I remember it very well because as my driver took me away from the studio, I started laughing and he said, "What are you laughing about?" And I said, "Because I'm no longer on that." I cannot remember the adjective that I said I as finished my work on the very strange experience.

Until you have seen a line of Wookies entering carrying their glowing globes, you ain't seen nothing. It remains one of the black sheep of the joy of Star Wars, but almost is becoming its own entity; the shock value, if they ever re-release it... I defy anybody to watch it from beginning to end.

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Do you have any unopened boxes of C-3PO's cereal around the house still?
I have one box, which is unopened. I always say that when the world really makes me angry, I will go up to a high place and open it and destroy the planet. But I do also have the art work box which is the one used [in] advertisements, because it is so beautiful. It's really a very rich picture on the front.

And those together with my little bits of the Millennium Falcon -- which sadly are the only bits that survived the bon fire that ultimately destroyed it --  they are in my kind of small little museum in an attic somewhere.

My fondness really at the moment, it's really amazing for me as I stand on the 27th floor of a hotel overlooking the lake in Chicago in the sunshine, is that after all my years of doing things with Star Wars, whether it's Kellogg's or Sesame Street, really Star Wars in Concert is absolute magic for me because it combines my old enjoyment of being  a stage actor, with of course the enormous thrill of being in all the Star Wars movies. Of course for somebody who didn't want to be in the first one, to end up on the 27th floor in Chicago, being the only person to work on all six Star Wars movies, still working with Clone Wars, is a very weird journey.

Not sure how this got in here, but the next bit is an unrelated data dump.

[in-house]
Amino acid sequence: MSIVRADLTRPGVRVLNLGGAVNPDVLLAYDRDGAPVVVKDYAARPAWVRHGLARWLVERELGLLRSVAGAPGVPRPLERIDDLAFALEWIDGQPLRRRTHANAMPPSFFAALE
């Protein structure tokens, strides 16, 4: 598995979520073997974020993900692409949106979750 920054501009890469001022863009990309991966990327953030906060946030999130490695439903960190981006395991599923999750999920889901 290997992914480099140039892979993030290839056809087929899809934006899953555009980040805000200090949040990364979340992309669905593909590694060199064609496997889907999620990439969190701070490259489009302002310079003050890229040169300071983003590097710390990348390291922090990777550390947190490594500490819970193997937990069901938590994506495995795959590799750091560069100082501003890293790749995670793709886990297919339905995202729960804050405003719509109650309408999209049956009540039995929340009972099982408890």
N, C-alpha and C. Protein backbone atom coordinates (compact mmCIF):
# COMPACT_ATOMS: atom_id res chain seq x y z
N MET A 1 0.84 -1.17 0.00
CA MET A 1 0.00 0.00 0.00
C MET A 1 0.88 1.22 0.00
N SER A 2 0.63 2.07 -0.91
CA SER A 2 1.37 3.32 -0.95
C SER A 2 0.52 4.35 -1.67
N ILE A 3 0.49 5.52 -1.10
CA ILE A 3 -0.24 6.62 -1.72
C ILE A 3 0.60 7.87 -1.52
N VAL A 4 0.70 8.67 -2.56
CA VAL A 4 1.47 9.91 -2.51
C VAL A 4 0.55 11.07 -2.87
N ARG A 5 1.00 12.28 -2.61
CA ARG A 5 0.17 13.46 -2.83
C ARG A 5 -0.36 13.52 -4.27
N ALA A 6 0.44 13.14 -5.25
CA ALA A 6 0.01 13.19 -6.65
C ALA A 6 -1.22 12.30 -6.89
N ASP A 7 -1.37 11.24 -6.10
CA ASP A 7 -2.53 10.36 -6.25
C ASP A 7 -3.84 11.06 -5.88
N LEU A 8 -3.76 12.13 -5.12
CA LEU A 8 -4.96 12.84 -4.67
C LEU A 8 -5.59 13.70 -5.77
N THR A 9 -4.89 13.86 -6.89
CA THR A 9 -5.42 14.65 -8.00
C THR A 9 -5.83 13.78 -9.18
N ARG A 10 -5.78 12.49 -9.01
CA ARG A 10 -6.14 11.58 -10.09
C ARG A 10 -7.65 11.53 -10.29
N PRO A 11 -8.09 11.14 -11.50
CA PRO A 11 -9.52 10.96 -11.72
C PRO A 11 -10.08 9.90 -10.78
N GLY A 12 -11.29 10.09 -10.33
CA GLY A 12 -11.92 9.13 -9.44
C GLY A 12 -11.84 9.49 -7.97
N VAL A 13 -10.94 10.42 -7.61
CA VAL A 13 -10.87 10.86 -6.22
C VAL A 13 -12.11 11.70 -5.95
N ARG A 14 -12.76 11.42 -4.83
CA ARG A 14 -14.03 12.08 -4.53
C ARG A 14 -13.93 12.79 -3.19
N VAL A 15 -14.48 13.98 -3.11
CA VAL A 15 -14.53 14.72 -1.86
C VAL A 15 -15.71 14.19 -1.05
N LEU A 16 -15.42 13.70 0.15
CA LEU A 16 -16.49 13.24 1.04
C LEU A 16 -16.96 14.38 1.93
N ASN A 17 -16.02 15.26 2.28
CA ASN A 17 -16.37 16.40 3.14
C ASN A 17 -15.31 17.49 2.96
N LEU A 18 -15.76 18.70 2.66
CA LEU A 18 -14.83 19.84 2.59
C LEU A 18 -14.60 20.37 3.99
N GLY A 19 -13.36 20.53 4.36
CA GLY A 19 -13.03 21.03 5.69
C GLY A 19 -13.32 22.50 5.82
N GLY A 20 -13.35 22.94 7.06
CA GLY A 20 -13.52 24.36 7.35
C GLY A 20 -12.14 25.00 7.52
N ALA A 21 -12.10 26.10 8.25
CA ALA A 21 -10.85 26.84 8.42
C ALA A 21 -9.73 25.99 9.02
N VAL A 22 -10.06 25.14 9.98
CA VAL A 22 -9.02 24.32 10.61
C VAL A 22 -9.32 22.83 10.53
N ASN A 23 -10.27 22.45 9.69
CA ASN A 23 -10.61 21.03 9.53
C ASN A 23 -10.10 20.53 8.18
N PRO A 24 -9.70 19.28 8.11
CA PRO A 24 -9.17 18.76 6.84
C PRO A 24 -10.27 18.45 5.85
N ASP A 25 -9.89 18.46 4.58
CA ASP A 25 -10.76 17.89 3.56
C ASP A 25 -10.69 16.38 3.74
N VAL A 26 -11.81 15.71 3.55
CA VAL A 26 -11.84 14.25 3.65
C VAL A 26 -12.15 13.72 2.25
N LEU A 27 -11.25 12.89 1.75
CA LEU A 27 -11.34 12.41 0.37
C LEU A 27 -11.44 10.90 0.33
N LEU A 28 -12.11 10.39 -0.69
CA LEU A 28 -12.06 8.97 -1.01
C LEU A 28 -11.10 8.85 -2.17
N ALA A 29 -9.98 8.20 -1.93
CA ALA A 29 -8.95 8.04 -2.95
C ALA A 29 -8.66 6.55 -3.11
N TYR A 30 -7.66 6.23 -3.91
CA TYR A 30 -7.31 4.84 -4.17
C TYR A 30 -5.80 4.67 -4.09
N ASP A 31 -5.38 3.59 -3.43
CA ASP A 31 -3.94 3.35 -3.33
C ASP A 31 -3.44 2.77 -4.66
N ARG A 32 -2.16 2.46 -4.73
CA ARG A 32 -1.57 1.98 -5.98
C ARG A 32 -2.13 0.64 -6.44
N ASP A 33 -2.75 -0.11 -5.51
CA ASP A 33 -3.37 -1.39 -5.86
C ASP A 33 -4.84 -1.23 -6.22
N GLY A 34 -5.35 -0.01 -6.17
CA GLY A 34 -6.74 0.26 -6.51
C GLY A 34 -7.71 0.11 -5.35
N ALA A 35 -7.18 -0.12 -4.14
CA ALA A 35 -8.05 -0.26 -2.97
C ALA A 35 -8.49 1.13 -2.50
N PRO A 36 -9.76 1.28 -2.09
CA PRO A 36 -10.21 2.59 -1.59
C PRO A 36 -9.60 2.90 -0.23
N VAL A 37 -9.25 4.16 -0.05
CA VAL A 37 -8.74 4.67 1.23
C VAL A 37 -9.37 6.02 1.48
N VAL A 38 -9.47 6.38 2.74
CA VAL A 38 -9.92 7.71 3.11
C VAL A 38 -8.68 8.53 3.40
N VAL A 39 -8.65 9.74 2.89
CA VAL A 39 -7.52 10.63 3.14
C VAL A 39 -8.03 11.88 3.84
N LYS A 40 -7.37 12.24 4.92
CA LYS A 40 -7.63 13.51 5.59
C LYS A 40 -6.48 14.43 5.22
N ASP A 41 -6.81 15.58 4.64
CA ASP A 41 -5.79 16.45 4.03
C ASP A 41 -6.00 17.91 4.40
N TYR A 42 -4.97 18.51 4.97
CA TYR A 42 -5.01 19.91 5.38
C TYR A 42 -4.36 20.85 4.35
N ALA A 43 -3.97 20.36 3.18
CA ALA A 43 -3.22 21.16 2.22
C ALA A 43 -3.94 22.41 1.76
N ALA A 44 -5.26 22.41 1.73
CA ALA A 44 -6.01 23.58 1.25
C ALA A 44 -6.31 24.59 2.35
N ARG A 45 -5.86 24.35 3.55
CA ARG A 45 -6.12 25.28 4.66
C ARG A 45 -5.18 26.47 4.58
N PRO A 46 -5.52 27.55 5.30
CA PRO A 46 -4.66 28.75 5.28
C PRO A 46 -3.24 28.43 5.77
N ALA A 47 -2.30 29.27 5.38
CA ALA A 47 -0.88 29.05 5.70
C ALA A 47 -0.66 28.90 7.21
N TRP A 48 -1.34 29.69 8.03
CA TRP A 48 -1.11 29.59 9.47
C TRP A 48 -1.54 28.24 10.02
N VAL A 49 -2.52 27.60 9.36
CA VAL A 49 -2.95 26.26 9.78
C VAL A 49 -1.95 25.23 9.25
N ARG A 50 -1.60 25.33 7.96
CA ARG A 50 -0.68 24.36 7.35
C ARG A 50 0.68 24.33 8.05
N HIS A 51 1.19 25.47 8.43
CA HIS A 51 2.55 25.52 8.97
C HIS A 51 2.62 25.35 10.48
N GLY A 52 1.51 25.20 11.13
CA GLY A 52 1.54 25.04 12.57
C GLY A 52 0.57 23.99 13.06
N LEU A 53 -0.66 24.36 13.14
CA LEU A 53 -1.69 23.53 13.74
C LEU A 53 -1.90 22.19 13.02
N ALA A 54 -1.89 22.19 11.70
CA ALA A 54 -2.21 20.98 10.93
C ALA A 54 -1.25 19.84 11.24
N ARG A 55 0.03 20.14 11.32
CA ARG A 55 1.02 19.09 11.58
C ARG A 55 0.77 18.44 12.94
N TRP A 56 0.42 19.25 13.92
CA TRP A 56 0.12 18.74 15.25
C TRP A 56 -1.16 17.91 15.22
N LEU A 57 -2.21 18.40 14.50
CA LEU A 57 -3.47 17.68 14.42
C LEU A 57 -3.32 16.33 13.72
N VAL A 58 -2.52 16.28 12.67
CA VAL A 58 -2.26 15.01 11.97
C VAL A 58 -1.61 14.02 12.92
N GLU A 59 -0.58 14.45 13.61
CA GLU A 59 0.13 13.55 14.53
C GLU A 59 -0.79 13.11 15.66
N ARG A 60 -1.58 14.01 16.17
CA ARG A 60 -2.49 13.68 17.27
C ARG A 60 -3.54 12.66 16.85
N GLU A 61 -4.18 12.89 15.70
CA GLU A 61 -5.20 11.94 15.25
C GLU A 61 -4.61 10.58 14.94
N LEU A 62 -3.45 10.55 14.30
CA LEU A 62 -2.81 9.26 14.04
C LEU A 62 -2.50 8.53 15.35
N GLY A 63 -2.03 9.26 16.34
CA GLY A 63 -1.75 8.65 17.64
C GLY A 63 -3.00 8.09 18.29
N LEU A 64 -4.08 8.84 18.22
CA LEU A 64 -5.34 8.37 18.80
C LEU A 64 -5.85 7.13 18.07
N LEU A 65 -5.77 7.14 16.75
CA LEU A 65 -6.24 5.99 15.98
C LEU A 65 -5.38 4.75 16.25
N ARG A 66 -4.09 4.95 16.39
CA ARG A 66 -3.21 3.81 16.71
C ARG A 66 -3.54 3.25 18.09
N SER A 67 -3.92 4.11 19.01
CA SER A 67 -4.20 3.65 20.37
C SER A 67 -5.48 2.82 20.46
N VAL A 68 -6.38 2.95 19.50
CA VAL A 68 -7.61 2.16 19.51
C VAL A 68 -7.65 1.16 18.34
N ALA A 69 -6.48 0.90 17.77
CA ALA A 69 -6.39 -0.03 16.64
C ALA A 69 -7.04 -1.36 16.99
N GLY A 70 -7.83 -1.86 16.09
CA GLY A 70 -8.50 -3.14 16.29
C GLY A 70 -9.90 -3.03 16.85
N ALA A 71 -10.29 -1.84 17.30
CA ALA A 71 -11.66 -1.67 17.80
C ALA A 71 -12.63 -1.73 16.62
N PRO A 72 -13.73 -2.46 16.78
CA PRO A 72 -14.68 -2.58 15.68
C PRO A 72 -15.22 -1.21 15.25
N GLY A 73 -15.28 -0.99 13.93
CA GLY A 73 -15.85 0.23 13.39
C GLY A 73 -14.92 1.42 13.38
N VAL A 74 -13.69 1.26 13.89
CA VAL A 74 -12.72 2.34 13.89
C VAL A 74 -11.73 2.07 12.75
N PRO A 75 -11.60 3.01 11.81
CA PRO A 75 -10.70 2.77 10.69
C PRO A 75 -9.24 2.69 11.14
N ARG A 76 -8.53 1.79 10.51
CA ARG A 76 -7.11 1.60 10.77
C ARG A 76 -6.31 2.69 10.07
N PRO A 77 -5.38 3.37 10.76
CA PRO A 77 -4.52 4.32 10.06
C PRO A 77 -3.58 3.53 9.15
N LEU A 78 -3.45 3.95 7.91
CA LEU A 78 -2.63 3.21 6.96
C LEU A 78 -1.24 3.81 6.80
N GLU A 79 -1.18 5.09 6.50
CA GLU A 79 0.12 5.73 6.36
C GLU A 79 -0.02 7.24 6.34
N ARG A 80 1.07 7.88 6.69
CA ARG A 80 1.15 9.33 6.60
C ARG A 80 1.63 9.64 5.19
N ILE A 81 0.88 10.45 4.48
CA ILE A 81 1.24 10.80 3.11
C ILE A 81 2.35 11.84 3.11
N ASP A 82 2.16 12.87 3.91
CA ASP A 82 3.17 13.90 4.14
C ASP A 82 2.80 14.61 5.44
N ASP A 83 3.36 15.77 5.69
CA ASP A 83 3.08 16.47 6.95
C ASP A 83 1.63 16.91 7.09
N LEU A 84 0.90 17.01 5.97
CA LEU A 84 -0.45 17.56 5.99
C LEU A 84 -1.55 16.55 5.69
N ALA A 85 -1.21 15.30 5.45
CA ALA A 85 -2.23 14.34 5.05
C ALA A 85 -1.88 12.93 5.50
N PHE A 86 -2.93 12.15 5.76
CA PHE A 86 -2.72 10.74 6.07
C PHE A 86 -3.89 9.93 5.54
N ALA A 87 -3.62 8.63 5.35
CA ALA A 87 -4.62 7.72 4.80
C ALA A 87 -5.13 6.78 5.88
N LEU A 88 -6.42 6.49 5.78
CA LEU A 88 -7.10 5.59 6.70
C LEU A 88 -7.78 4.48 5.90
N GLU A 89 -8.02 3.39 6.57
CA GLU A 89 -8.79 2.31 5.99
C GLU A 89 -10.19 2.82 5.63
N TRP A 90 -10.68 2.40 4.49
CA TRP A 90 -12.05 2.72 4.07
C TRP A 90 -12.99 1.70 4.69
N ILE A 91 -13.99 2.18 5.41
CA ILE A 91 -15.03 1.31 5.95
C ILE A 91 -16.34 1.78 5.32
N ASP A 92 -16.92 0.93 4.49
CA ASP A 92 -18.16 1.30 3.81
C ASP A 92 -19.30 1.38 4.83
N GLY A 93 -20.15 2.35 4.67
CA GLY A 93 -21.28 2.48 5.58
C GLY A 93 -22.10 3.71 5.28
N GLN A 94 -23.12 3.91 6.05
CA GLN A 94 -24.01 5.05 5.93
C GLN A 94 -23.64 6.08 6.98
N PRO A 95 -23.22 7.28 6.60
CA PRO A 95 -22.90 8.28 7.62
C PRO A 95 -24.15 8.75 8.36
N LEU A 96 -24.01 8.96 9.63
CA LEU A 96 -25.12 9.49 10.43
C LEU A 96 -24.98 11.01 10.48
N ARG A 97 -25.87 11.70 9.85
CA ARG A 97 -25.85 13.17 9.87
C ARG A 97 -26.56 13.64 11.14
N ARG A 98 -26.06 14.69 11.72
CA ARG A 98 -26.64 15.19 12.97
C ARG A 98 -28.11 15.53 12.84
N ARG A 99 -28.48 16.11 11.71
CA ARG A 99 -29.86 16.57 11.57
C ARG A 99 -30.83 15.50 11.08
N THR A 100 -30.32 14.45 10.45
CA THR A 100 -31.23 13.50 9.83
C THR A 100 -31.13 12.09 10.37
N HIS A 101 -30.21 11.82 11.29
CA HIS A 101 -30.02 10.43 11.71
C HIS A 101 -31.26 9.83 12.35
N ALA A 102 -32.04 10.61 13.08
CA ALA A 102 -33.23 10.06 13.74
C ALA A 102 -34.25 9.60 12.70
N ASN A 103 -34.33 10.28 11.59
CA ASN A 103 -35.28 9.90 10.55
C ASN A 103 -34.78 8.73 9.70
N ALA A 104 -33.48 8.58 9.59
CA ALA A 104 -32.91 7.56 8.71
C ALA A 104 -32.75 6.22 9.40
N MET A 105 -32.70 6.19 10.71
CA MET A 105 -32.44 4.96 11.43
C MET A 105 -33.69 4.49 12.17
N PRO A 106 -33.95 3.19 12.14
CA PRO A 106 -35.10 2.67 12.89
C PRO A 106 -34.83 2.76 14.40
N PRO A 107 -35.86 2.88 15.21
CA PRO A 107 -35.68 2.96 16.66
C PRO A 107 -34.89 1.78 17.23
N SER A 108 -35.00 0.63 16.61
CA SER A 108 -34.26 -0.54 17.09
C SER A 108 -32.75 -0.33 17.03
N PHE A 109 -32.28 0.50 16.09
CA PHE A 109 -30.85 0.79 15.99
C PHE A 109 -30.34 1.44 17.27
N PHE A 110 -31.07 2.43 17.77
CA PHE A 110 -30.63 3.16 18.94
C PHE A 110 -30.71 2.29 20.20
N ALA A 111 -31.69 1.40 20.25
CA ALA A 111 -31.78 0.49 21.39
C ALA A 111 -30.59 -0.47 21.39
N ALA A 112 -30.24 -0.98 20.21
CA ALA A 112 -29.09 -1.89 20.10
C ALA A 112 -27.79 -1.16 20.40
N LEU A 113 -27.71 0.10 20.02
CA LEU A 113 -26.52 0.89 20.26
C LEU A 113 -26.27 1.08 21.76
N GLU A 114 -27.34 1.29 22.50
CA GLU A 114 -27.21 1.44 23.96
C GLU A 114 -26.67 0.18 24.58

Star Wars is all about destiny and journey, and this has been mine.

C-3PO was original written as sleazy used-car salesman-type of character, but on-screen he was more nervous than anything else. What brought that to the character?
That was George's idea... he was always [sleazy] in the script, but it's how you interpret [the character]. That's the difference between actors. George never told me he wanted a sleazy guy. So I just looked at it. I had six months working with the script before we started filming because we were making the costumes, so I just interpreted it and George didn't have time to correct me. I'm afraid 3PO stayed the way he was. He is 3PO, he isn't me. He is this strange creation that came out of somewhere

As I look up through the clouds and to the sun, I'm wondering where did [C-3PO] come from? But I'm very glad he certainly did end up in my pocket.

We're nearing the end of the tour in St. Louis. What have audiences been like?
Curiously this is concert that appeals to quite wide variety of people. First of all, it's a tremendous family show, So I think from 3 to 93, you will have a good time. There is something for everybody in it. Especially the 93-year-olds with their memories of seeing this stuff 30 years ago. A lot of people have said they are going revisit the movies having been to our concert, so there is family aspect -- [everyone] from children to grandparents can come. The second thing is Star Wars fans who are just overjoyed at what we have.

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The third thing is people who have never seen Star Wars. And we tell the story in such a way that you will come away knowing a slightly essential guide to the story of Star Wars. It's the skinny version, if you like. Forever afterwards you'll be able to bluff your way at cocktail parties saying, "Yes I know about Yoda ,or R2-D2 or Jabba the Hut, because the all the elements are there. It's just within a two-hour concert; so we don't have time to put all the details in.